Cardinals Major League Notebook: 10/08/09

With a playoff-record 30 runners stranded between the two clubs, the Cardinals and Dodgers slogged through almost four hours of baseball with the home team from LA coming out on top by a 5-3 score in game one of the NLDS.

Inside Pitch


Cardinals pitchers held the Dodgers to just two hits in 15 at-bats with men in scoring position Wednesday night in the first game of the National League Division Series, which they lost, 5-3. But they also put a staggering 20 runners on in eight innings, with 12 hits and eight walks.


Right-hander Chris Carpenter, who might be a fourth-game candidate if the Cardinals are down two games to one at that point, wasn't himself at all, allowing nine hits and walking four in five innings.


Now it falls on ace 1A of the Cardinals' staff, right-hander Adam Wainwright, to try to get the Cardinals even in the series Thursday afternoon. "We certainly beat a great pitcher, not a good pitcher, a great pitcher tonight," said Los Angeles manager Joe Torre. "And we know we have a lot of work to do against Wainwright.


"I think he's a carbon copy (of Carpenter) in the way he competes and the numbers that both of them have put up this year."


Second baseman Skip Schumaker, who didn't start that often against left-handers this season, might have played himself into another start on Thursday against Dodgers left-hander Clayton Kershaw. Starting against lefty Randy Wolf on Wednesday, Schumaker had two hits and a walk.


DODGERS 5, CARDINALS 3: The Cardinals failed to get more than one run in the first inning when they had the bases loaded and nobody out, and they regretted it as the Dodgers scored twice in their first on CF Matt Kemp's two-run homer. LF Matt Holliday fanned with three on and no outs in the first, and the game seemed to turn.


Notes and Quotes


--Manager Tony La Russa was reasonably philosophic about the first-game loss. "We just got beat by somebody who played better," La Russa said.


La Russa let Carpenter hit for himself with a man at second, two outs and the Cardinals down 3-2 in the fifth. Carpenter struck out. La Russa, wanting his ace to continue even though he wasn't sharp, said, "I thought we had enough game to give up that out."


--RHP Chris Carpenter was voted the NL Comeback Player of the Year, it was announced Monday. The award was voted on by the 30 beat writers for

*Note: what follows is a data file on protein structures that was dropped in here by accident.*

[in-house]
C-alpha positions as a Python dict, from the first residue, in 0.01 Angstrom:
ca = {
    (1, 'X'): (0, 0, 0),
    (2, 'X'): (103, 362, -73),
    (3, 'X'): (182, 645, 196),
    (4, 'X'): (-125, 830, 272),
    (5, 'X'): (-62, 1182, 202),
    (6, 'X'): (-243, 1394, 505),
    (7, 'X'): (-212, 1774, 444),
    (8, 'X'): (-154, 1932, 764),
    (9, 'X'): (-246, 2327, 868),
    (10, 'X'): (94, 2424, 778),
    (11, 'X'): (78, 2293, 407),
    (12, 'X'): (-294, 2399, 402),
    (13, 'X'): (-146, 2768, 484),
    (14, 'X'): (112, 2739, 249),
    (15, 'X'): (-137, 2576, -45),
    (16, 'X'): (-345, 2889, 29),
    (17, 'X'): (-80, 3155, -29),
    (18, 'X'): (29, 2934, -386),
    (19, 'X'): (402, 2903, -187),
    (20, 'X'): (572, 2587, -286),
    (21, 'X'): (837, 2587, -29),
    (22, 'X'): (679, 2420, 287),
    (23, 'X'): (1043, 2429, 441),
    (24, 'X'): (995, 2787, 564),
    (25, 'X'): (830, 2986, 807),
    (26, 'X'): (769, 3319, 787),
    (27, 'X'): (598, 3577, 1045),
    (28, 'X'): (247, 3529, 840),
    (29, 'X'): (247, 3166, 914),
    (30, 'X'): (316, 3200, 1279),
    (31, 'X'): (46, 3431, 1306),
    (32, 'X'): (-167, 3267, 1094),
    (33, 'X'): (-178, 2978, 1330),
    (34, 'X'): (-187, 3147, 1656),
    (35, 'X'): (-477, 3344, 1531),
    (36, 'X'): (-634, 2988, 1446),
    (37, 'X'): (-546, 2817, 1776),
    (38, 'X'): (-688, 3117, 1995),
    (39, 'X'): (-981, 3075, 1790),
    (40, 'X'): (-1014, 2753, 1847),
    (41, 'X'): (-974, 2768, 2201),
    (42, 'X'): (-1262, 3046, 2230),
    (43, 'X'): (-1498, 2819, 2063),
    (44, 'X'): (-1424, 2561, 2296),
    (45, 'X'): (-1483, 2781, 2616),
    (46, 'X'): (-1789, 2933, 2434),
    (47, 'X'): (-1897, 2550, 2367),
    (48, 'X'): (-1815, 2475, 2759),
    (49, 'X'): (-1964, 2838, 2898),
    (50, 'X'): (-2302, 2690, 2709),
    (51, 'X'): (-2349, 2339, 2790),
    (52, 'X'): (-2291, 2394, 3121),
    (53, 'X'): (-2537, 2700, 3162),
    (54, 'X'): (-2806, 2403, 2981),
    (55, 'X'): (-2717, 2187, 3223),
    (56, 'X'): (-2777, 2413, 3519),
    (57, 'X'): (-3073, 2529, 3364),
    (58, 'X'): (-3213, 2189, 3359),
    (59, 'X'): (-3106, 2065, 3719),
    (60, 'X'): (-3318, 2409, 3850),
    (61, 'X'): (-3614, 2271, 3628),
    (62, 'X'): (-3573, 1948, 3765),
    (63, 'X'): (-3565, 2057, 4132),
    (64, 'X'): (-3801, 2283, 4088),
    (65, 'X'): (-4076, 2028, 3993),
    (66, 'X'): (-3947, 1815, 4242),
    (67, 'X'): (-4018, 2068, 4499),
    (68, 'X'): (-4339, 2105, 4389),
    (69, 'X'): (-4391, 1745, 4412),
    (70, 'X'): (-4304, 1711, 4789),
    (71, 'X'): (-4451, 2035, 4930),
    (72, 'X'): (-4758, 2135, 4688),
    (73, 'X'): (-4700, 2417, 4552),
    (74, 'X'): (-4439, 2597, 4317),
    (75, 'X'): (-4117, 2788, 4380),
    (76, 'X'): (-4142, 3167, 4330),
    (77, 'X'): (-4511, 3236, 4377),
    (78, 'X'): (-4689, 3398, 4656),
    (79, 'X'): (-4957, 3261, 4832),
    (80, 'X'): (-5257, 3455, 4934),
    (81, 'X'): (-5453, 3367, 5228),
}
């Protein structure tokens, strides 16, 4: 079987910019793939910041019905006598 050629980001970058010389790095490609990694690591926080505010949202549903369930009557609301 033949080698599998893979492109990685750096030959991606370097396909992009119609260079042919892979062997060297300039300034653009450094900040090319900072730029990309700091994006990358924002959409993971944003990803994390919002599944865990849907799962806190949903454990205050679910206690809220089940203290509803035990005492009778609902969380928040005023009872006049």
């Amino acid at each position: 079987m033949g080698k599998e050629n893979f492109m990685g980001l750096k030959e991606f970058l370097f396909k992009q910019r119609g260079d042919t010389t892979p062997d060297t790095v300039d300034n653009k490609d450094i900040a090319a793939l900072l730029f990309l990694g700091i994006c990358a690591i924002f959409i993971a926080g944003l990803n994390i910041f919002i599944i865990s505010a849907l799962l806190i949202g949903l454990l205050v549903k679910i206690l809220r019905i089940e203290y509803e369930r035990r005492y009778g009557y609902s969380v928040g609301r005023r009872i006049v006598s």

--The Cardinals went into the postseason with nobody on the disabled list or even hurt at all. Trainer Barry Weinberg said, "We have no physical issues. Everybody has no limitations, or nobody has any limitations."


BY THE NUMBERS: 14 -- Number of runners left on by the Cardinals Wednesday night. The Dodgers stranded 16.


QUOTE TO NOTE: "He wasn't quite as sharp as he usually is. He never quit competing." -- Manager Tony La /Russa on RHP Chris Carpenter, the losing pitcher in Game 1.


Roster Report


--3B Troy Glaus had a poor at-bat, striking out against LHP Hong-Chih Kuo with two on and two out in the seventh, and manager Tony La Russa might hesitate before calling on him in a similar spot later in the series. The Cardinals almost have to keep 2B Julio Lugo, their only other right-handed-hitting threat off the bench, on the sidelines for a key pinch-hitting role because the Dodgers not only have a strong right-handed relief corps but Kuo and George Sherrill as effective lefties.


--CF Colby Rasmus had an impressive game in his first playoff start with a double and a walk, and SS Brendan Ryan, also in the playoffs for the first time, had a double and played well in the field.


--RHP Kyle McClellan, who had a couple of poor outings in the last weekend of the regular season, retired only two of five men he faced in the sixth inning. He allowed one hit, walked one and hit one. He might give way to RHP Jason Motte as the primary setup man ahead of RHP Ryan Franklin.




No injured players.

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